Sound Investments of 2010
New Albums I Picked Up This Past Year:
In what was likely a memorable first for me, I spent far more time in 2010 immersed in literature than music. Realistically, it’s probably always been a 40/60 split that just happened to flip this year, but that doesn’t mean it feels any less odd. Additionally, the attention I gave to new music significantly decreased in favor of catching up with musical lineages or bands I had been meaning to hear. As I parse through myriad “Best of…” posts and catalogs of releases, the new stuff I heard boils down to a meagre pile. It’s mostly a good pile, though. I could add High on Fire‘s Snakes for the Divine to the list, but I found the opening track disappointing and haven’t bothered to go back for a real listen (They’re always great live, though; the latest albums have been too “produced” for my tastes, lacking the punch).
The albums I spent time with and a list of ones I want to check out after the jump…
• Enslaved, Axioma Ethica Odini. While not as strong as their previous effort, Vertebrae (which I had on an occasionally interrupted loop for nearly a year), these prog-minded norsemen still delivered another album to rock the longboat. The presence of a couple melodramatically overwrought passages—most notably the end vocals and solo of “Ethica Odini”—marred what would have otherwise been a near-flawless record, but in some perverse way I see such flaws as welcome marks of human accident that keep the band from realizing a terrifyingly machinic consistency of production. In other words, I’m kinda glad they didn’t make a third (and arguably fourth) perfect album in a row.
• Intronaut, Valley of Smoke. Ever since replacing the departed Leon del Muerte with guitarist Dave Timnick, Intronaut have toned down their raw, metallic brutality in favor of more subtle, patient composition. The transition is akin to that made by ISIS between the Mosquito Control ep and Oceanic. As usual, heaviness and precision abound, but it’s all tempered by sleeker production (which cuts down the “raw” factor) and more deliberate pacing. I don’t mind the latter at all, but music loses power as grit is polished, so it’s always entering choppy water for heavy bands (particularly of the “proggy” variety). Intronaut’s exploration into vocal harmonies is also troublesome, as it follows on the heels of Mastodon‘s dire atrocities on Crack the Skye (Yes, I know people love that album, but trust me, if you actually listen to it it’s terrible). Trying to sing doesn’t make one a more accomplished songwriter or musician; in most cases it betrays a lack of ideas because it’s so boilerplate. Anyway, I’m still listening to this and it’s mostly good. I’m also working out some theories as to why bands I like keep heading in this direction, vocal-wise.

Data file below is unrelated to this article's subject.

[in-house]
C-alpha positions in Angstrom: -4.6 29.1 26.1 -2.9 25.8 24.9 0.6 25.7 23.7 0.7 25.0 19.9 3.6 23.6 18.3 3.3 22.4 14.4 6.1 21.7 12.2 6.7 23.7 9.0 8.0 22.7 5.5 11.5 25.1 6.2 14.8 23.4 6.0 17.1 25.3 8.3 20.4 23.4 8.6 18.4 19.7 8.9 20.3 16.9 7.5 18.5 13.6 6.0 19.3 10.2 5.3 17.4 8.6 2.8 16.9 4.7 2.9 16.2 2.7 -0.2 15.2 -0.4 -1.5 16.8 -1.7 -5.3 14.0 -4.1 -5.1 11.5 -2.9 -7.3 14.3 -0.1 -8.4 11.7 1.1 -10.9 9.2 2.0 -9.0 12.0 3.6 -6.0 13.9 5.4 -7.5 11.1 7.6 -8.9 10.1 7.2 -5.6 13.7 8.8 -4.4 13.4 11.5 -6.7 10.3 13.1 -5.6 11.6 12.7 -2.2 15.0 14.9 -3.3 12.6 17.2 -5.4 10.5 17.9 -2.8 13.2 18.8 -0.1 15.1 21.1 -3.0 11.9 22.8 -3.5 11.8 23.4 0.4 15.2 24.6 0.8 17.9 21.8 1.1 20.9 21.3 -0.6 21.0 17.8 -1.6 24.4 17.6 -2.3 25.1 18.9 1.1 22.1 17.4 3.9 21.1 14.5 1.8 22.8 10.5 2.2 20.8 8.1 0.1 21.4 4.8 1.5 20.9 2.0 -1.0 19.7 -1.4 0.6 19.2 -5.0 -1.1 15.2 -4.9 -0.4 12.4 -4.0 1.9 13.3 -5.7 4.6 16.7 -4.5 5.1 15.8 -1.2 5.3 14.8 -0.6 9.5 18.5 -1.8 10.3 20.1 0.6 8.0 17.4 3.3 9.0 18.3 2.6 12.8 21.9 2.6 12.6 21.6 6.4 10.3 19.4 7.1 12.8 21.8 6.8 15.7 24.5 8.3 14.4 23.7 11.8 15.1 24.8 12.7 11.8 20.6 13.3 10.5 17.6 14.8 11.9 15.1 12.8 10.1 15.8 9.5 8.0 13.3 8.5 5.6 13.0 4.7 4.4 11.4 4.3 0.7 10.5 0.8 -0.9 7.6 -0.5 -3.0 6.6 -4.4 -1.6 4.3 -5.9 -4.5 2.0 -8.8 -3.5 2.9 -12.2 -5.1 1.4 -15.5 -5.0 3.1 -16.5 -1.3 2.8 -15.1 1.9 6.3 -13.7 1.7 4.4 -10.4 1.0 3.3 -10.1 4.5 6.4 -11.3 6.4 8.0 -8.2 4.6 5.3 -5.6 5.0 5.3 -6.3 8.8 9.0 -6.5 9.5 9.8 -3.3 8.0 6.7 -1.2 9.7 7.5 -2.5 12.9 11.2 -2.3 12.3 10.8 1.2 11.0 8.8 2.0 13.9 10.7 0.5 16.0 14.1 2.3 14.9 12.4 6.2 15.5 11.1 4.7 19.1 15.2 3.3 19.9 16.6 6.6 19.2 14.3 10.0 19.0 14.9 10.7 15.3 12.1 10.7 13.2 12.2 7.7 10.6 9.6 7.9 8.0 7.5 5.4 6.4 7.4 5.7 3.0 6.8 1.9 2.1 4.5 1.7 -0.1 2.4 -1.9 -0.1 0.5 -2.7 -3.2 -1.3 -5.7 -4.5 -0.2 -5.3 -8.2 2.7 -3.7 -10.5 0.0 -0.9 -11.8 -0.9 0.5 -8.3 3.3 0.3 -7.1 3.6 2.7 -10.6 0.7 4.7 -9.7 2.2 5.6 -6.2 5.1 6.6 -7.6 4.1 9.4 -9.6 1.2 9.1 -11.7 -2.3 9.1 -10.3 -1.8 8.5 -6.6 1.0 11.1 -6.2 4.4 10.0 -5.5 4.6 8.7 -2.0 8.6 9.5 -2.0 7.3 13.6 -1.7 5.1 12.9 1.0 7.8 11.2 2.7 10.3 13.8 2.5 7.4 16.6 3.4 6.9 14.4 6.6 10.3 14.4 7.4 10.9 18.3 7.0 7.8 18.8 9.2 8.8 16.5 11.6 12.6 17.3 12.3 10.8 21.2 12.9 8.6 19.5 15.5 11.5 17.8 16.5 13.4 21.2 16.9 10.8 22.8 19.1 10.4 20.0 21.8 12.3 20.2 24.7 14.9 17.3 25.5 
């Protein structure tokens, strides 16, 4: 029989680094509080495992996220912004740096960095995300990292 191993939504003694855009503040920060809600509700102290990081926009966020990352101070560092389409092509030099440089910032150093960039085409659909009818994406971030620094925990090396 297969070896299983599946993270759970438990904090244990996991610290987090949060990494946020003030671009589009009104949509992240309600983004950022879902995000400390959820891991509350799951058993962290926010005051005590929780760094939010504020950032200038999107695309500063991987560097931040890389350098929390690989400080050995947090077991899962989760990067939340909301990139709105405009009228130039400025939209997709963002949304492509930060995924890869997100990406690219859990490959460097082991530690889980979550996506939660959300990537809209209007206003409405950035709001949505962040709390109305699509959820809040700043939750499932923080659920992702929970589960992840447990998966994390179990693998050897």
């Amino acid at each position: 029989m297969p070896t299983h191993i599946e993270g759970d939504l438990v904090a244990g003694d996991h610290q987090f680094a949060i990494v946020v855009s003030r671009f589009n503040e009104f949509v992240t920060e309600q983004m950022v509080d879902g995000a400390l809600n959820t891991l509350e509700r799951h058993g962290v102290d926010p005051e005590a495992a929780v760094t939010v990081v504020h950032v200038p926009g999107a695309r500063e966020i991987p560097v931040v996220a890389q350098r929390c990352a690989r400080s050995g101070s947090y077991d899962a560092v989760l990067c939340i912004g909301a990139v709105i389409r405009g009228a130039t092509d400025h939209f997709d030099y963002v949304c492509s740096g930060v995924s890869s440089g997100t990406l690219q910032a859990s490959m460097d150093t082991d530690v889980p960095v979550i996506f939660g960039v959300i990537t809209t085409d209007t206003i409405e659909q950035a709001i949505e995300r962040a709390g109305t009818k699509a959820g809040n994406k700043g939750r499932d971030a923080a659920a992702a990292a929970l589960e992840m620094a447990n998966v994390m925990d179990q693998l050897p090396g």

• Kylesa, Spiral Shadow. Utter disappointment. I really enjoyed Time Will Fuse Its Worth despite the unnecessary addition of a second drummer, but this album is just egregious. Parts are merely “ok” while the majority suffers from whatever as-yet-nameless syndrome is infecting too many of my favorite contemporary bands (see above comment). Despite the Allmusic review’s praise that the album develops “rhythmic intricacy without devolving into proggy abstraction or wallowing in Melvins-like thudding,” it, A) achieves no such intricacy and, B) would actually benefit from both of those latter characteristics. I love this band. Love wallowing in their early hardcore mire; love that they’ve been willing to take risks with psychedelic elements; love that they felt comfortable enough to experiment with even more new elements this time around. Unfortunately, the experiments don’t work for me here and I just can’t get into this record. That’s fine, I’ll start to worry if their next album is a stinker.
• Unearthly Trance, V. I only recently got around to checking out this latest release from guys who’ve mastered a very urban, northeastern variant of sludgy, psychedelic hardcore. The occasional hint of black metal influence is what made their2006 album, The Trident, so utterly appealing (particularly since it preceded the ongoing black-metal infiltration of what seems like all of heavy music); I hadn’t experienced such a combination of hardcore and blackness since the demise of Majority Rule. But yeah, I’ve only had a cursory listen to this, though what I remember was pretty good.
2010 Albums I’d Like to Check Out
• Atheist, Jupiter.
• Cephalic Carnage, Mislead by Certainty.
• Harvey Milk, A Small Turn of Human Kindness.
• Howl, Full of Hell.
• Ludicra, The Tenant.
• Mouth of the Architect, The Violence Beneath ep.
• Nachtmystium, Addicts: Black Meddle, Pt. II.
• Torche, Songs for Singles. Got to see them & Kylesa open for High on Fire this year, but haven’t had a chance to listen to this yet. I’m kinda lazy & forgetful. Their live show is always super fun, though. Highly recommend. Also, they did this & this. Hilarious.